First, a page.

Problems with the quality of health care may be classified into three categories, overuse, underuse, and misuse.2 Overuse is when a health service provided when its potential for harm exceeds benefit. Clearly, it is inappropriate. An example relating to stroke would be the use of an EC/IC bypass treat a transient ischemic attack (TIA) due to moderate carotid stenosis. The efficacy data suggest that this would be ineffective. Underuse is the failure to provide an appropriate service when it would be expected to produce a favorable outcome. For example, underuse would be the failure to provide TPA to an eligible acute stroke patient who was treatable under three hours from stroke onset. Misuse happens when an appropriate service is provided but an avoidable complication results in the patient receiving less than the full potential benefit. An example relating to stroke would be a patient receiving coumadin for atrial fibrillation who has a stroke because poor monitoring allowed the INR to fall too low.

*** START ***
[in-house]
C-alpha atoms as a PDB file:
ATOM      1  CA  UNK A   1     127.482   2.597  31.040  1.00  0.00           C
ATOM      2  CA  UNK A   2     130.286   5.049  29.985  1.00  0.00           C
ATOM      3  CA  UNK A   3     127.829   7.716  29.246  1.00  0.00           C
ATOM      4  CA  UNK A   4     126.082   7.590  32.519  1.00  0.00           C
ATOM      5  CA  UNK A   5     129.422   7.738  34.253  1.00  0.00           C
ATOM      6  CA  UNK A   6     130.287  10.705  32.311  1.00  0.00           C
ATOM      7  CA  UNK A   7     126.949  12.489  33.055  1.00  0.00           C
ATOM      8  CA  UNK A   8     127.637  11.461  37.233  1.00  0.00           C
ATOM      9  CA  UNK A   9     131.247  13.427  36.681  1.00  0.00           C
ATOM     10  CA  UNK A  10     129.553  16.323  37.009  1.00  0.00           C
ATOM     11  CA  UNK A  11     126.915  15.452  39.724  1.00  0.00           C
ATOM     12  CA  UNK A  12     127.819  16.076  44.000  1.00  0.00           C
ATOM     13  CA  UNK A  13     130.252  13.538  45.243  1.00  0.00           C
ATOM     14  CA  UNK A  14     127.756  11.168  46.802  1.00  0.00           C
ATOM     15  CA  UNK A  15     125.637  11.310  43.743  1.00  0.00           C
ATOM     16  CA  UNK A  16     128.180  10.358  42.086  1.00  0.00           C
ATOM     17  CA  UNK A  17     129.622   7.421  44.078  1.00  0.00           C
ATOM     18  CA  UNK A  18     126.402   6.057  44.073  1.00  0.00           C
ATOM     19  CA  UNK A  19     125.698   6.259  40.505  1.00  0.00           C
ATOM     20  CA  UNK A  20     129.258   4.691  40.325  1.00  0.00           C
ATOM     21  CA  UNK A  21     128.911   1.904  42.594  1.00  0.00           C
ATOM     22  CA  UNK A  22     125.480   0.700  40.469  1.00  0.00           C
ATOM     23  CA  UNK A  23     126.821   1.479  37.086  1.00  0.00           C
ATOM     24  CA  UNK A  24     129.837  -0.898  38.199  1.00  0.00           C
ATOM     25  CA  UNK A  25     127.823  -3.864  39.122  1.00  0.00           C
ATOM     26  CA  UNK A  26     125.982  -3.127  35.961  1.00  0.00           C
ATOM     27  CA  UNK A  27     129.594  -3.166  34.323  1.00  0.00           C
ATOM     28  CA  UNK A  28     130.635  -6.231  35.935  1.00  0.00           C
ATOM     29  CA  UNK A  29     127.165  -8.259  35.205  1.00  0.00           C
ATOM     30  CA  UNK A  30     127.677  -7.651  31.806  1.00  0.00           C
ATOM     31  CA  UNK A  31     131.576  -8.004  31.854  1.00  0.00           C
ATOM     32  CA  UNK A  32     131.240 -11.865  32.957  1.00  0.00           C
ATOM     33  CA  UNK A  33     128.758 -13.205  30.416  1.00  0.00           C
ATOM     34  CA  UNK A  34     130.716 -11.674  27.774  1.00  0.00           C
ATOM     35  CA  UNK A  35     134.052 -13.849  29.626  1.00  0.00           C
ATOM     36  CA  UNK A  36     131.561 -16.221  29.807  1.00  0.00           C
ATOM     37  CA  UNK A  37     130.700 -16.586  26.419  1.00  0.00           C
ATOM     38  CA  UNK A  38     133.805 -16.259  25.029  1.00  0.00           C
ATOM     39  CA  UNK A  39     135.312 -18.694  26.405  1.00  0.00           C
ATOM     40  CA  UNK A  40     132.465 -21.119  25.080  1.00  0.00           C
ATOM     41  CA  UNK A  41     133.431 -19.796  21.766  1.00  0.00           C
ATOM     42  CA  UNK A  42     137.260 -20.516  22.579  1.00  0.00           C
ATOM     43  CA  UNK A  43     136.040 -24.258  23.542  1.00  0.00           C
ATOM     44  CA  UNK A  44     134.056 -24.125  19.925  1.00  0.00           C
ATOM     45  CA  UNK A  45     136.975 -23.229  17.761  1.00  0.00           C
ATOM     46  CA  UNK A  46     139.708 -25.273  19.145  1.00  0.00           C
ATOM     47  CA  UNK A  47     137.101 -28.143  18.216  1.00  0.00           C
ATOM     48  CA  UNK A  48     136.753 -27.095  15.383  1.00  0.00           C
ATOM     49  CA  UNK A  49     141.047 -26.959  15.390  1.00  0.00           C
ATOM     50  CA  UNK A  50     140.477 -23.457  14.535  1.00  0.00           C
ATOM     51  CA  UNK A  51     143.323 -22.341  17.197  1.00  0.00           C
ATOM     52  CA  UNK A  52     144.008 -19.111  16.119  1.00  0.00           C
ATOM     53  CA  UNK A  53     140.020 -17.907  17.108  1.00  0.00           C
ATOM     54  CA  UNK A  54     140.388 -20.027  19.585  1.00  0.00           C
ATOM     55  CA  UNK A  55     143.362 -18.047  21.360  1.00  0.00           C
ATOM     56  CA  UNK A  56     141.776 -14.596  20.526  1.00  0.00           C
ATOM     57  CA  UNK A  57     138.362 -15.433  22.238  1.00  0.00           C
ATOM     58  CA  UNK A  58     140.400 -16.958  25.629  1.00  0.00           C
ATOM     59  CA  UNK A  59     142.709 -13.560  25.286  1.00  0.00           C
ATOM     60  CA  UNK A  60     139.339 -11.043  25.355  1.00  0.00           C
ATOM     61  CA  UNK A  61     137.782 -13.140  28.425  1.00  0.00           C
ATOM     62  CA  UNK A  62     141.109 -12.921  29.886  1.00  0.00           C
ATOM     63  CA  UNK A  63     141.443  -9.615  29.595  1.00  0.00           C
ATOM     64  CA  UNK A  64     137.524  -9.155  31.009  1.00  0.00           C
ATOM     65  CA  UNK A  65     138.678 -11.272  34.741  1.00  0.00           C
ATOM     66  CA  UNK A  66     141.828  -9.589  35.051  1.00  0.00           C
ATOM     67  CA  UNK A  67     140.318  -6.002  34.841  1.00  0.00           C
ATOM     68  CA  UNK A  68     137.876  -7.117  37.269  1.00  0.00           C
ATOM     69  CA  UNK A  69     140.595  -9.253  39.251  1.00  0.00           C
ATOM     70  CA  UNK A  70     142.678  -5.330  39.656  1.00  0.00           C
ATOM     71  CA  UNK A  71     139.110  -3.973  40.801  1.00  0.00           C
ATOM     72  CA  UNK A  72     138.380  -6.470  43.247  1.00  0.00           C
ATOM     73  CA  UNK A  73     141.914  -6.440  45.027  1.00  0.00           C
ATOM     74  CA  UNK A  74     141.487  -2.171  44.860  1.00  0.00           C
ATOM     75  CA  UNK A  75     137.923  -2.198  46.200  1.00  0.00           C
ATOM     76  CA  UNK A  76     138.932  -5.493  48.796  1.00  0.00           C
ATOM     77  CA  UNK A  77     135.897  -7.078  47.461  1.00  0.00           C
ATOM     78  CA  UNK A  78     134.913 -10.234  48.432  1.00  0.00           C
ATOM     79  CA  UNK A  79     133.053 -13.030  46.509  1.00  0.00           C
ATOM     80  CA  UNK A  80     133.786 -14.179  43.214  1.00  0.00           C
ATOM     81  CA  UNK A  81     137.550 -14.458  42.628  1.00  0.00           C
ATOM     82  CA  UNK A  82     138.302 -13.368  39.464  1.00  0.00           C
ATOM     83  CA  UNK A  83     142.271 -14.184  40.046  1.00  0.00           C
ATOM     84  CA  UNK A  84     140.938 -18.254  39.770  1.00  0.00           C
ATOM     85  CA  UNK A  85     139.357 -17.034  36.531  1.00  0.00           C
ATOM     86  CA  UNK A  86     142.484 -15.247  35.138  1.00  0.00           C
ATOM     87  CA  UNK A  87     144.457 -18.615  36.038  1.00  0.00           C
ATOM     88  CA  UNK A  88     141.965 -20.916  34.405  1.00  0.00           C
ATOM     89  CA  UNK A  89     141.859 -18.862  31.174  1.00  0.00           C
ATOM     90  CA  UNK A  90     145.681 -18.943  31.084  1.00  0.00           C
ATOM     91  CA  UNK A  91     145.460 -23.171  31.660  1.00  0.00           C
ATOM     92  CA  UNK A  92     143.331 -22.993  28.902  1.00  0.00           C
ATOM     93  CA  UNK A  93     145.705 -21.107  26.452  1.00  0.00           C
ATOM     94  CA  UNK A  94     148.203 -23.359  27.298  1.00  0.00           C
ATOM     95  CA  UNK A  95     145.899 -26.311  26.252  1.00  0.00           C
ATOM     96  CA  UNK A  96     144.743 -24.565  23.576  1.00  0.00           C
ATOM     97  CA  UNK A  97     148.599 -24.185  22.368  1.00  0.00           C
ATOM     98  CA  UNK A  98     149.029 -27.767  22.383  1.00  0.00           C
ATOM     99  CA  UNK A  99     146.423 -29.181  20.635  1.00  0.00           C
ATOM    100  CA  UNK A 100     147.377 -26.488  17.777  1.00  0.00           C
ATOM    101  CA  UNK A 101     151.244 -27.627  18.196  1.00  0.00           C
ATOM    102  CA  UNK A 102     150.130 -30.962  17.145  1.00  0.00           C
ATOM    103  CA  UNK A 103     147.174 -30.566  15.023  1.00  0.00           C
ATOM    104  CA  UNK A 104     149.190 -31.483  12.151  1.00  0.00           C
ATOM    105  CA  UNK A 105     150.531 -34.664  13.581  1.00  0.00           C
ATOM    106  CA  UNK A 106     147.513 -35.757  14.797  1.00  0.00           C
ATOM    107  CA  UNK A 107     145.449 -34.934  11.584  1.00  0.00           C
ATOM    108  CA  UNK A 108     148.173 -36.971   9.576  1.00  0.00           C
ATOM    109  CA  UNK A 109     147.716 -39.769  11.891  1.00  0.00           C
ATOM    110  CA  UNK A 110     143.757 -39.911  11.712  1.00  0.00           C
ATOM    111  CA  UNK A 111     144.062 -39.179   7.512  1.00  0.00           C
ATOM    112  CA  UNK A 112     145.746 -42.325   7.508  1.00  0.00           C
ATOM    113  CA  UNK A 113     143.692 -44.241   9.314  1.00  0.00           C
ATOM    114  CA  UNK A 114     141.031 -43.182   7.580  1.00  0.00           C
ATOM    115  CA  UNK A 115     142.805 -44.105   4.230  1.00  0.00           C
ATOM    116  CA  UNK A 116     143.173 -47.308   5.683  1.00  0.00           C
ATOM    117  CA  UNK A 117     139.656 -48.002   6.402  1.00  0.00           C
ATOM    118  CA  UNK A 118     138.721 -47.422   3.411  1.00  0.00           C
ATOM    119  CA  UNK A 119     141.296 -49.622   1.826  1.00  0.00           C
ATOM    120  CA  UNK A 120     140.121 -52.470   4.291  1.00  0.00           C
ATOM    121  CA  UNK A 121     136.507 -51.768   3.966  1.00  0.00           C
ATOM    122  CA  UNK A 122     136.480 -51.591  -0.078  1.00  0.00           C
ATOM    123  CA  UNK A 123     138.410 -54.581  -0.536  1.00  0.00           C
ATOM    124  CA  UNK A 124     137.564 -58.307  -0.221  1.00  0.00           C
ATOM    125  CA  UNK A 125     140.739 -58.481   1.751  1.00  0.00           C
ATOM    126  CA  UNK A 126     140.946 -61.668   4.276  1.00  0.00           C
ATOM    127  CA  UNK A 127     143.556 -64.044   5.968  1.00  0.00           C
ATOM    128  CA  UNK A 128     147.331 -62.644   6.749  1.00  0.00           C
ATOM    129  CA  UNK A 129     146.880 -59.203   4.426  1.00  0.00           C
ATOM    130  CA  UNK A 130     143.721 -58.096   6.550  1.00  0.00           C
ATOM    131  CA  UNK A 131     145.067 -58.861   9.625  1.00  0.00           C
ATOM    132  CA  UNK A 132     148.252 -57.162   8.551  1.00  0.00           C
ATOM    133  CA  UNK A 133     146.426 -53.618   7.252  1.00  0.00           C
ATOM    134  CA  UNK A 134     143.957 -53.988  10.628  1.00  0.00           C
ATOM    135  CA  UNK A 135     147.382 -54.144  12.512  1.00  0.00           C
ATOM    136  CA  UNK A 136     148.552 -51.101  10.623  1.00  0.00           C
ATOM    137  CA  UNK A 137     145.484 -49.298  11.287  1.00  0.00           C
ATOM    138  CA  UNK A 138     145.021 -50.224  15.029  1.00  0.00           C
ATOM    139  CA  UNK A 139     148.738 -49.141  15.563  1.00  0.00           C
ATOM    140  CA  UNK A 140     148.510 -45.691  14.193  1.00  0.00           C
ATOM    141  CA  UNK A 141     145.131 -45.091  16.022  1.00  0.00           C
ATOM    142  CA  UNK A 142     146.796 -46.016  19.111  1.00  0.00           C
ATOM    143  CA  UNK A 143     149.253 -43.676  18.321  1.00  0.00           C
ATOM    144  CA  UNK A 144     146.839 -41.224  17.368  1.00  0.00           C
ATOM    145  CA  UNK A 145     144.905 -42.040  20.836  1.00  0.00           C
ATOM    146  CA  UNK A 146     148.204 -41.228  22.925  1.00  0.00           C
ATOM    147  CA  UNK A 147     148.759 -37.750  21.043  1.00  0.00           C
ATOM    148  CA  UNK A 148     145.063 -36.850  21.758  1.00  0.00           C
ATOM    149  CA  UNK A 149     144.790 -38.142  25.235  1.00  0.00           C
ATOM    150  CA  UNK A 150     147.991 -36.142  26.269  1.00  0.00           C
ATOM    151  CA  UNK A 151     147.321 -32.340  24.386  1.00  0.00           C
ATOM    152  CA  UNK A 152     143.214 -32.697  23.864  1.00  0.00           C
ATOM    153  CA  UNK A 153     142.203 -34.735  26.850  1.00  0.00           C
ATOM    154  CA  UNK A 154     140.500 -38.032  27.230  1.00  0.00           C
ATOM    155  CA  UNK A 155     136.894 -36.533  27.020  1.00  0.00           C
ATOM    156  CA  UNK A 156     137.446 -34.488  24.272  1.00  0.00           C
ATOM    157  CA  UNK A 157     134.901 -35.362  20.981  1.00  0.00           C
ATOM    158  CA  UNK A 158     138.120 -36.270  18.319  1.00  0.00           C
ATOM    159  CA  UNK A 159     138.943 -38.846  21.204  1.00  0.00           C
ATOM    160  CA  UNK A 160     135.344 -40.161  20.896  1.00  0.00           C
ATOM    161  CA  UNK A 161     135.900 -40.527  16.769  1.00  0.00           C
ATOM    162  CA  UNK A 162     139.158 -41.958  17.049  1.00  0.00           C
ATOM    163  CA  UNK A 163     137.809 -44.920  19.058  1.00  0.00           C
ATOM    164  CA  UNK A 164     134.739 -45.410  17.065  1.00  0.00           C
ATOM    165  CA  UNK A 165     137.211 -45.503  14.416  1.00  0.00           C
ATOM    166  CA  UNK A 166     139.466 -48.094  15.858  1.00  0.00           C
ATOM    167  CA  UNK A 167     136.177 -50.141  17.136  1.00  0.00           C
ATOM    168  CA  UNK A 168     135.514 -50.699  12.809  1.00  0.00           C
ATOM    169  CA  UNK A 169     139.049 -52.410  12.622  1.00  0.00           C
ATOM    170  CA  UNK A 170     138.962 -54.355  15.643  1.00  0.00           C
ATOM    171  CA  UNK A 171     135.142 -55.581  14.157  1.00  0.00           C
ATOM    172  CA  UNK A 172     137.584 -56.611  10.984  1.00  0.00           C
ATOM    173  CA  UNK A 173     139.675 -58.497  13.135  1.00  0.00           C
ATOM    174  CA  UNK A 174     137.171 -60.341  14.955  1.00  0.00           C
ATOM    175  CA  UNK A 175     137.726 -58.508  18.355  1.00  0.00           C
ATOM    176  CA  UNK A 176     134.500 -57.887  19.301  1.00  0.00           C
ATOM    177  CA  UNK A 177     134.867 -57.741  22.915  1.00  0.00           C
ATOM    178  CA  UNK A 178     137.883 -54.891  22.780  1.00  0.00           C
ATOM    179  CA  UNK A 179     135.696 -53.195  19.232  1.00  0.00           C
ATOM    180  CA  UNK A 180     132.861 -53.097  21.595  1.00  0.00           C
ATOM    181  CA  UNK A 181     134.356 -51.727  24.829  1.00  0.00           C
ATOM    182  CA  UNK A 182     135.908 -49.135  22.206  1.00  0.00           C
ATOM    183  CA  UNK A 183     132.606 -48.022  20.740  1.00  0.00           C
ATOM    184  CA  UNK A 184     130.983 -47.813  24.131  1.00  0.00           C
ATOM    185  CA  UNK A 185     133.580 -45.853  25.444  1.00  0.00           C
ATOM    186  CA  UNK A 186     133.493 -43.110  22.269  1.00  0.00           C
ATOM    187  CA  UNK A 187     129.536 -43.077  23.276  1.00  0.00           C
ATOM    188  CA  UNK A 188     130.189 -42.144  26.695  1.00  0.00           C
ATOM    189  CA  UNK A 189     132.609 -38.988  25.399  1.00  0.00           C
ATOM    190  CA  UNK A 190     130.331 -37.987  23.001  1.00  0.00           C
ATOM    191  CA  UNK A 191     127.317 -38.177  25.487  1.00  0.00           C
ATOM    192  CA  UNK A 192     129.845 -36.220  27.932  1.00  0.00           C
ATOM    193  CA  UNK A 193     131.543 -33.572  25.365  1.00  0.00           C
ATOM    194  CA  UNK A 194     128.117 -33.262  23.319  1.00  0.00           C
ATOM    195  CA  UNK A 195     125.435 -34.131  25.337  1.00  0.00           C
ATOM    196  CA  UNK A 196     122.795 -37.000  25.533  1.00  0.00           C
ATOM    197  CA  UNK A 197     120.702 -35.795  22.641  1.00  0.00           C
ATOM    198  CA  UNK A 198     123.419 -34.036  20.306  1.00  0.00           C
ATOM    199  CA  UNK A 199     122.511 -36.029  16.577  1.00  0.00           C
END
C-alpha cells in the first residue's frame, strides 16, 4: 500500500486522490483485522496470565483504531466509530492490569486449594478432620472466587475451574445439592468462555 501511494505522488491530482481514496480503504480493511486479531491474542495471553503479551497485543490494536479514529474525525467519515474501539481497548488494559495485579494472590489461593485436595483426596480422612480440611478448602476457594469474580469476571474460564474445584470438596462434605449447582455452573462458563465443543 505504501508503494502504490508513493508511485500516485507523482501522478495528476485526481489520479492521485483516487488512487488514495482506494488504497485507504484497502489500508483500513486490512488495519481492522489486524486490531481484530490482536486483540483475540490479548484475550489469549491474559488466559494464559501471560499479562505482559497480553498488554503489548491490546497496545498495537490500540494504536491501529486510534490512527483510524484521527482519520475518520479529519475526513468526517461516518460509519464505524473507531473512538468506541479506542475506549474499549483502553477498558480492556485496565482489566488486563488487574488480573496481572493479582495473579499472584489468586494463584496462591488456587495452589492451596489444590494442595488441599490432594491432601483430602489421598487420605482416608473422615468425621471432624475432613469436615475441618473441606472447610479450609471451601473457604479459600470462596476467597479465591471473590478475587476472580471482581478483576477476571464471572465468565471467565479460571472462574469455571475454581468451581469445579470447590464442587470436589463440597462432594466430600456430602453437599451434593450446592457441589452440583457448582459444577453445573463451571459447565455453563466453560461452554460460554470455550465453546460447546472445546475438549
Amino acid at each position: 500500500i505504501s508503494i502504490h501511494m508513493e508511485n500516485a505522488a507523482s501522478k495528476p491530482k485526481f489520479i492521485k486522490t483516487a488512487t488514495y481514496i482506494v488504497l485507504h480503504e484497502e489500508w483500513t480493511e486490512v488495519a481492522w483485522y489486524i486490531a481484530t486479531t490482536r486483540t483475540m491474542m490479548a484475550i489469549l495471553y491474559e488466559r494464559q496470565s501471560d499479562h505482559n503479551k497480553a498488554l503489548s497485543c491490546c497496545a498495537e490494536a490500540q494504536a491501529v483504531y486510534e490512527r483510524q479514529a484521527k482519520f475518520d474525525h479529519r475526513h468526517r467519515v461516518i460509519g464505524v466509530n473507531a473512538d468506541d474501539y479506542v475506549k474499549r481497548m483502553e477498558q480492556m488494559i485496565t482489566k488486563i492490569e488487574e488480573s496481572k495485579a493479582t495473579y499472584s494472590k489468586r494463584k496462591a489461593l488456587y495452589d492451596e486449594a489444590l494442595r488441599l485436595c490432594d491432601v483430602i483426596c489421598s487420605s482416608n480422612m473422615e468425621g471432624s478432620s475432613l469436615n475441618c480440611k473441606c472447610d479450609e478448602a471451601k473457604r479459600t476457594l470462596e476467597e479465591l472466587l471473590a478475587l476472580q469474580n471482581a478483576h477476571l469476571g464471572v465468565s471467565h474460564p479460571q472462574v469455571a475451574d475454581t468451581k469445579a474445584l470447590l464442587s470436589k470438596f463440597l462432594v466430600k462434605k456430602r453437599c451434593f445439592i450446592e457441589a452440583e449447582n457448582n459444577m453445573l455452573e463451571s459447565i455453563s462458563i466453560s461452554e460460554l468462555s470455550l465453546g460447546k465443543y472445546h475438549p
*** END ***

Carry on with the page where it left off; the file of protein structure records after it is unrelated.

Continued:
Each of these types quality-of-care problems is very common. Recent studies, for example, have shown that at least 21% of all U.S. antibiotic prescriptions given to ambulatory patients were used for upper respiratory infections in which they would not be expected to be effective.7 The risks posed by this poorquality practice include drug reactions, superinfections, and the development of antibiotic resistance. This is a serious problem of overuse.

Underuse is widespread and leads to lost opportunities improve health well-being. The undertreatment of hypertension, a proven preventive technique, results in many unnecessary strokes. j8-blockers have been shown to reduce mortality after myocardial infarction but are grossly underused in practice.8